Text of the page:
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How to use the “spotlight effect” to get promoted and be less stressed

It’s good to be a wallflower. But sometimes, you need to show yourself off a bit.
Black and white photo of a person on stage, the spotlight effect illuminating them from behind, casting dramatic shadows. A red border frames the image.
Unsplash / Richard Ciraulo
Key Takeaways
  • The “spotlight effect” describes our tendency to overestimate how much others notice our actions and appearance.
  • It can otherwise be called “main character syndrome” or “egocentric bias,” and it’s been observed by philosophers and proven by scientists.
  • Here we look at three ways we can rework this bias to our advantage in the workplace.

In his book, Sum: Forty Tales from the Afterlives, neuroscientist David Eagleman imagines various science-fiction-grade ways the great beyond could play out. In one version, Eagleman tells us that our afterlives are spent as background characters in someone else’s dream. Like actors in The Truman Show, we have to simply be there, making up another person’s dreamscape. We’re just wallpaper and ornamental trinkets. We’re meat in the room. Eagleman writes that, except for a few thespians who are given the starring roles, most people are “just happy to sit in the background,” eating at a restaurant, lying on a beach, or whatever. Most people love the fact that no one is really watching them.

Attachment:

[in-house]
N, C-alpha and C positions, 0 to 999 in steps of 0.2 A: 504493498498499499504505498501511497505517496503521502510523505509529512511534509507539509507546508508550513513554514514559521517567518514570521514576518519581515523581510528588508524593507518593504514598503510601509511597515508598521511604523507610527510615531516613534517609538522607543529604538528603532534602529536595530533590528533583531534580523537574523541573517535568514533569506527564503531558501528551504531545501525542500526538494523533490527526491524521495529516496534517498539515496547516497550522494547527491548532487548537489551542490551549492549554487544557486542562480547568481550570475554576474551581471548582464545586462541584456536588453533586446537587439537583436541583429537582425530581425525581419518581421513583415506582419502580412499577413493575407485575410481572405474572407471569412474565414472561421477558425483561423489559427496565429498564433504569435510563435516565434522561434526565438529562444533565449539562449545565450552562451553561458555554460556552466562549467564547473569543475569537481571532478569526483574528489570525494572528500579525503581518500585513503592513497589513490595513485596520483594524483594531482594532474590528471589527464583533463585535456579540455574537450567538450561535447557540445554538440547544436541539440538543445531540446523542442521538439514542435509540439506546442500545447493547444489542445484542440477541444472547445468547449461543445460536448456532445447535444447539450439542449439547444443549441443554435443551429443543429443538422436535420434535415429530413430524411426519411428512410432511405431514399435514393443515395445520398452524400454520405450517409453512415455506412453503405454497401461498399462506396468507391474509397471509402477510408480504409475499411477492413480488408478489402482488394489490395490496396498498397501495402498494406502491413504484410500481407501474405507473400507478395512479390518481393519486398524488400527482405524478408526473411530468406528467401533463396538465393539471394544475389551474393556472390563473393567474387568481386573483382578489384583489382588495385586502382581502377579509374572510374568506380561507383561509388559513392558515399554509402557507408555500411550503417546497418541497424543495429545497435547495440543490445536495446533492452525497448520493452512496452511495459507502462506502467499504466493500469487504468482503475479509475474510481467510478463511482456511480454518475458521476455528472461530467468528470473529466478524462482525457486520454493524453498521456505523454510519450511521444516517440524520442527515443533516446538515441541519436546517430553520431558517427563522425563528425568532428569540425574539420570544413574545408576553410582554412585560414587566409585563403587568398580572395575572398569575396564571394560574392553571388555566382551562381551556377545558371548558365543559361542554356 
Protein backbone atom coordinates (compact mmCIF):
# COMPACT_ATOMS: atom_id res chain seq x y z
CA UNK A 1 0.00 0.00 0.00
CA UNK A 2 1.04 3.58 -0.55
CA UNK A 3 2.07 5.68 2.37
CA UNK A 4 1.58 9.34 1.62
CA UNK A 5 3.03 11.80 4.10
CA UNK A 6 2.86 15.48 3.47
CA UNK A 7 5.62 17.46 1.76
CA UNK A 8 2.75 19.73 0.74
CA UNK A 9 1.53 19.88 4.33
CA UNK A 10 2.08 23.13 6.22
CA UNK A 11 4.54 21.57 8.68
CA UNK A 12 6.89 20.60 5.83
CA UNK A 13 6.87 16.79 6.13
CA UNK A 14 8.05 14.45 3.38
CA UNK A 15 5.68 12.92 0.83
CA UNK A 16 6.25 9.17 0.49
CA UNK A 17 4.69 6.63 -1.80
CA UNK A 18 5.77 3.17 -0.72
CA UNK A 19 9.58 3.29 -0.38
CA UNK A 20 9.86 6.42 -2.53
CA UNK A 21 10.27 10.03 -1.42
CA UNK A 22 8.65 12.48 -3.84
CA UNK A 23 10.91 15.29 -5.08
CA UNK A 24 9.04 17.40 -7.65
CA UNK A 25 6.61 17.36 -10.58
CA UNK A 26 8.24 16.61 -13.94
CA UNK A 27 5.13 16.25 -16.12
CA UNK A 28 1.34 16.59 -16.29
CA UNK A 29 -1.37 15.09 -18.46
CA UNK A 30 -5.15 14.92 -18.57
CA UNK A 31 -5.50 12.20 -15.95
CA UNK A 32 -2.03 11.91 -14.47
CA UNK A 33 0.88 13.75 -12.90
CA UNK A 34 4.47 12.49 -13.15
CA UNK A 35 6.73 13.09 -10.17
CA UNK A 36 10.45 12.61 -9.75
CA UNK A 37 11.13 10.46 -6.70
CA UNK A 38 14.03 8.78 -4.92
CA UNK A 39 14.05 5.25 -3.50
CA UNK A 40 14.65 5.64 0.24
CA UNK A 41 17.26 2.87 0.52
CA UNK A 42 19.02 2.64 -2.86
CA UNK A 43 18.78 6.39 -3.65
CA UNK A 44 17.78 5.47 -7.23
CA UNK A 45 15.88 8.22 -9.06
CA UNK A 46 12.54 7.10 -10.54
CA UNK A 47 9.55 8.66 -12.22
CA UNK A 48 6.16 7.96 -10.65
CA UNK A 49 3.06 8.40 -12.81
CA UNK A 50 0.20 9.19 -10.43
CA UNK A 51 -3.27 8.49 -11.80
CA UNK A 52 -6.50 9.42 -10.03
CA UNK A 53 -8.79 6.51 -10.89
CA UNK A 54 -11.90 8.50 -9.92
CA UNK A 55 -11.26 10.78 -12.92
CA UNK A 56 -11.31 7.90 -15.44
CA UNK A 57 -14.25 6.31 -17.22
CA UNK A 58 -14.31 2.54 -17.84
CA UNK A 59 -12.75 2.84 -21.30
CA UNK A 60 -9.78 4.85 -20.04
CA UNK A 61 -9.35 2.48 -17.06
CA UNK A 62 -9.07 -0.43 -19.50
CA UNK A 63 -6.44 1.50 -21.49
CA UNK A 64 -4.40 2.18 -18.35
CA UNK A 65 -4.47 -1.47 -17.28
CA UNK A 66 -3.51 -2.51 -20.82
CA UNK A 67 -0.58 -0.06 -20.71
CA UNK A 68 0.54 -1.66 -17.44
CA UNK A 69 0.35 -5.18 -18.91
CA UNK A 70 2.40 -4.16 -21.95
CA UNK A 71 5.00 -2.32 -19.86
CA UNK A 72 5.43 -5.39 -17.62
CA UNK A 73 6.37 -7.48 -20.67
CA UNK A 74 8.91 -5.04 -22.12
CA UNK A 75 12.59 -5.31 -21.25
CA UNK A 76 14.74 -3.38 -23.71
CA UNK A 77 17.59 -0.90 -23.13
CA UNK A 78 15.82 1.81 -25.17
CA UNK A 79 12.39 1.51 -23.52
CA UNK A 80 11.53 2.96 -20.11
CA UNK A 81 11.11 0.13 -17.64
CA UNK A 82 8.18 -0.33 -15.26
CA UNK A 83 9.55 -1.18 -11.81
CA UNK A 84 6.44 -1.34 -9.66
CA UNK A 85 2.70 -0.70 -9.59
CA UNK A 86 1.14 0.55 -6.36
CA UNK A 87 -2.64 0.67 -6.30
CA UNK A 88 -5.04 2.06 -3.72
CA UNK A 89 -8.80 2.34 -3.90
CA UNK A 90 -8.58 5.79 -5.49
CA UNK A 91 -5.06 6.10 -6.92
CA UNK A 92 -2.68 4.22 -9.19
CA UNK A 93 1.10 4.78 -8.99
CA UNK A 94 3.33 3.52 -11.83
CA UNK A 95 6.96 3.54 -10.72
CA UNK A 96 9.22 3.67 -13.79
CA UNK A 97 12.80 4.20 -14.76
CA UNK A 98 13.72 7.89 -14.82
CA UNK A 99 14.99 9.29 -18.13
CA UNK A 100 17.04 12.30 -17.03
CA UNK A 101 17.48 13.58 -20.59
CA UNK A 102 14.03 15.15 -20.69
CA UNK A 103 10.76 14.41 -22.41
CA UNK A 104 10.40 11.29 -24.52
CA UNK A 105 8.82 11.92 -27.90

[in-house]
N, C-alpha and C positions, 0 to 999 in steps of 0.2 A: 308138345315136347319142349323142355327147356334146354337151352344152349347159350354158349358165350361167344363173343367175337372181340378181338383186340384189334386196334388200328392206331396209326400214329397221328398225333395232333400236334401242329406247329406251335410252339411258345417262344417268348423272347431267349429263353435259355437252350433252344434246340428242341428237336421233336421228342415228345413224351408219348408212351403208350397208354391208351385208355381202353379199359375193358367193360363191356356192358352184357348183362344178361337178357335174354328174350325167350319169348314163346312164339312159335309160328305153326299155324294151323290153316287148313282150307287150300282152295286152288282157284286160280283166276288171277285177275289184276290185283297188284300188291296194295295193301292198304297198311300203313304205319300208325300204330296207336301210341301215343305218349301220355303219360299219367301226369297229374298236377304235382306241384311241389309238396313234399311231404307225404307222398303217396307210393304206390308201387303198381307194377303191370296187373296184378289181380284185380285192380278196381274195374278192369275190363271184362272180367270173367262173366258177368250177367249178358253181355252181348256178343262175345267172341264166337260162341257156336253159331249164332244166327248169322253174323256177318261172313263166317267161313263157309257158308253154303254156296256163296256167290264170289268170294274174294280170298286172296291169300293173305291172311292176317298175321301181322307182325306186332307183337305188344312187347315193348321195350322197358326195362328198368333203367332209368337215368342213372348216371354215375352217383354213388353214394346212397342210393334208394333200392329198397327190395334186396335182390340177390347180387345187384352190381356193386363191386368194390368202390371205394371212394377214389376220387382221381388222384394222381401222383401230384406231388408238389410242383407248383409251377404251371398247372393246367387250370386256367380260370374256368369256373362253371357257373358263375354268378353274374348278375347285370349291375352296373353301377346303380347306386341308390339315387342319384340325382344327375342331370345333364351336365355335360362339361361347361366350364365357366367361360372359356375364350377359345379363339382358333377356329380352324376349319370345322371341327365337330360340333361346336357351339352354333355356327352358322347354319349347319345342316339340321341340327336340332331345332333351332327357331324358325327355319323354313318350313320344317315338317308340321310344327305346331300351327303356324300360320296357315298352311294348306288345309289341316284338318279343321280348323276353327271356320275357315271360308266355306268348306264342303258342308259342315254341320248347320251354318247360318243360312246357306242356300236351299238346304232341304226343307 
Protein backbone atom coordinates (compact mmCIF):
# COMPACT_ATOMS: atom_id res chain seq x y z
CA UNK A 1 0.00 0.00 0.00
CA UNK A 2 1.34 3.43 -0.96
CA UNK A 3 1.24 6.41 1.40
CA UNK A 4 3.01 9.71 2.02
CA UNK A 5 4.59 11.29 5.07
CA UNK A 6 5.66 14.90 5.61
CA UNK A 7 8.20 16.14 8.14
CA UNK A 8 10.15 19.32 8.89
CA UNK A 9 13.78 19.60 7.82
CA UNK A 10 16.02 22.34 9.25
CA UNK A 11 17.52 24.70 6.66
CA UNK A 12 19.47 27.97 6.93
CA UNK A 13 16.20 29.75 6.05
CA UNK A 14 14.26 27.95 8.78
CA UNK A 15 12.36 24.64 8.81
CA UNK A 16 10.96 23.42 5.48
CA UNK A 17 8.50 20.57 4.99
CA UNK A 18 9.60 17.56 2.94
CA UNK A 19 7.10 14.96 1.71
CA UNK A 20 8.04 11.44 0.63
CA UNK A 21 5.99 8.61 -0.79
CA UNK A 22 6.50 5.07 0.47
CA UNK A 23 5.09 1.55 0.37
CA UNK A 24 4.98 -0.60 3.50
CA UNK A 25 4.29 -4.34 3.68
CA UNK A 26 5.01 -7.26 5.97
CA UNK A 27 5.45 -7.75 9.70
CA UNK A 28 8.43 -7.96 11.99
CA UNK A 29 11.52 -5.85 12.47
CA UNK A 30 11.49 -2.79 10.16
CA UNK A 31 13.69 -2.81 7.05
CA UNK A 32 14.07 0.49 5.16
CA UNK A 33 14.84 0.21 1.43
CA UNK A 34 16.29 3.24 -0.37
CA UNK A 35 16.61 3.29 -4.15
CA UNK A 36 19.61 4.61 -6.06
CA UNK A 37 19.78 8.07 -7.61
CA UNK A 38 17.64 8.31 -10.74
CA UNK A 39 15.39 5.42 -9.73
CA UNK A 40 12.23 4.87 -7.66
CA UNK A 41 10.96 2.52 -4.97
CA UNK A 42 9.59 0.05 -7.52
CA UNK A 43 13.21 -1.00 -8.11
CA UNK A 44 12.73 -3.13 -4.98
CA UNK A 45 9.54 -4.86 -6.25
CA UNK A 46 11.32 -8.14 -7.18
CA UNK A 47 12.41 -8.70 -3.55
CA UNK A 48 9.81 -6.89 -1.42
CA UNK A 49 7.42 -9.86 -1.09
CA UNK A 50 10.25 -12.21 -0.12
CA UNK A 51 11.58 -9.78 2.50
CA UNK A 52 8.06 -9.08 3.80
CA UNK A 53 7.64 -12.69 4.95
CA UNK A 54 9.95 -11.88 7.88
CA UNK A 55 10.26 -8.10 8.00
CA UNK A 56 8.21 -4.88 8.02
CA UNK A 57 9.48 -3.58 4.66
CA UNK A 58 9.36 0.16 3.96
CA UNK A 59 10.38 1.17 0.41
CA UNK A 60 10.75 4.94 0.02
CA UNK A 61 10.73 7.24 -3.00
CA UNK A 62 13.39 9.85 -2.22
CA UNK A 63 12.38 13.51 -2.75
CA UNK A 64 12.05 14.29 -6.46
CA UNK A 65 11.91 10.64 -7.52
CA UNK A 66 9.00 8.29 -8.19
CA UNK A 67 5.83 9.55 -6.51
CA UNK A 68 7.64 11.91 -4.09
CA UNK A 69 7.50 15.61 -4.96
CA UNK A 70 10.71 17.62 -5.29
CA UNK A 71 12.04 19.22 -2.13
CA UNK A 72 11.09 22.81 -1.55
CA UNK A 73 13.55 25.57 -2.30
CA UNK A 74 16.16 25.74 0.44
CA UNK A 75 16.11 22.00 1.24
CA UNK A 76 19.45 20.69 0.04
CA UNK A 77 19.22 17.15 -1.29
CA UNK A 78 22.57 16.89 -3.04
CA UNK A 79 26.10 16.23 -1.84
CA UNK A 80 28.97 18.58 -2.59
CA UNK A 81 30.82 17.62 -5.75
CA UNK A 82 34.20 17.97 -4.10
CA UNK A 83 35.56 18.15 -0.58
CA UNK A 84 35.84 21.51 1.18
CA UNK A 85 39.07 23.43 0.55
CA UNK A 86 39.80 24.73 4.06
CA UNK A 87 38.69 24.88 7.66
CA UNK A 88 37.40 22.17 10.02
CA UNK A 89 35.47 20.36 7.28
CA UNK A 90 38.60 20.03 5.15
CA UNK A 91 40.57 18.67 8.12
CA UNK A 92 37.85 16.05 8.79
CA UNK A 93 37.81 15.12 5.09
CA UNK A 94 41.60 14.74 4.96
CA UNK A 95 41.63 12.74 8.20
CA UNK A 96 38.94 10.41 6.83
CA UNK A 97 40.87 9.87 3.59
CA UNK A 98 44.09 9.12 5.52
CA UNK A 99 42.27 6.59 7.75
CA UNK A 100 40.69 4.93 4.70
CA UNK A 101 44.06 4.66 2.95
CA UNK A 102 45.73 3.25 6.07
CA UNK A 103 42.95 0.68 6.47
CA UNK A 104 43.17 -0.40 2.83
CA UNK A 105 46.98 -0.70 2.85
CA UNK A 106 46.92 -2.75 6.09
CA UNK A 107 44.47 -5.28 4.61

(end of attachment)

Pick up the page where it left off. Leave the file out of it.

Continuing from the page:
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Eagleman’s short story is the counterpoint to Jean-Paul Sartre’s more famous line: “Hell is other people.” Sartre thought that “the gaze” of others pins us in place. It fixes us and forces us to reorient our entire being into some kind of performing monkey. And the exhausting, hellish torment of all this is that we feel like we’re being watched all of the time. Whenever we’re in public, we feel like someone’s looking at us. We feel like someone’s judging us. We are the specimen on the microscope, and a horde of beady-eyed scientists are jabbing and scrutinizing us.

This feeling that we are constantly being watched and center stage is known as the “spotlight effect.” Here’s what we can learn from it.

The main character

There’s a concept that started first on social media known as “main character syndrome.” It’s a modern twist on an ancient, egocentric personality streak, where some people behave as if they are the main character in a computer game. And so, everyone else is treated like a disposable NPC (non-player character)—an expendable, valueless tool to be used only for the main character’s advancement. Main character syndrome can range from moments of selfishness to fully-blown, clinical narcissism.

In the scientific literature, “main character syndrome” and “the spotlight effect” are often called “egocentric bias.” Studies have proven that people will often notice and evaluate their own actions and appearance. In other words, we feel as if people are noticing every little pimple, scar, sweat mark, stray hair, bloodshot eye, or snotty nose we have. In reality, people rarely notice. For example, in 2000, Gilovich et al. gave some participants an embarrassing T-shirt and asked them to estimate how often they thought they were noticed. The team proved that what people thought and what was actually the case were radically different. Most people just didn’t care what was on the participants T-shirts.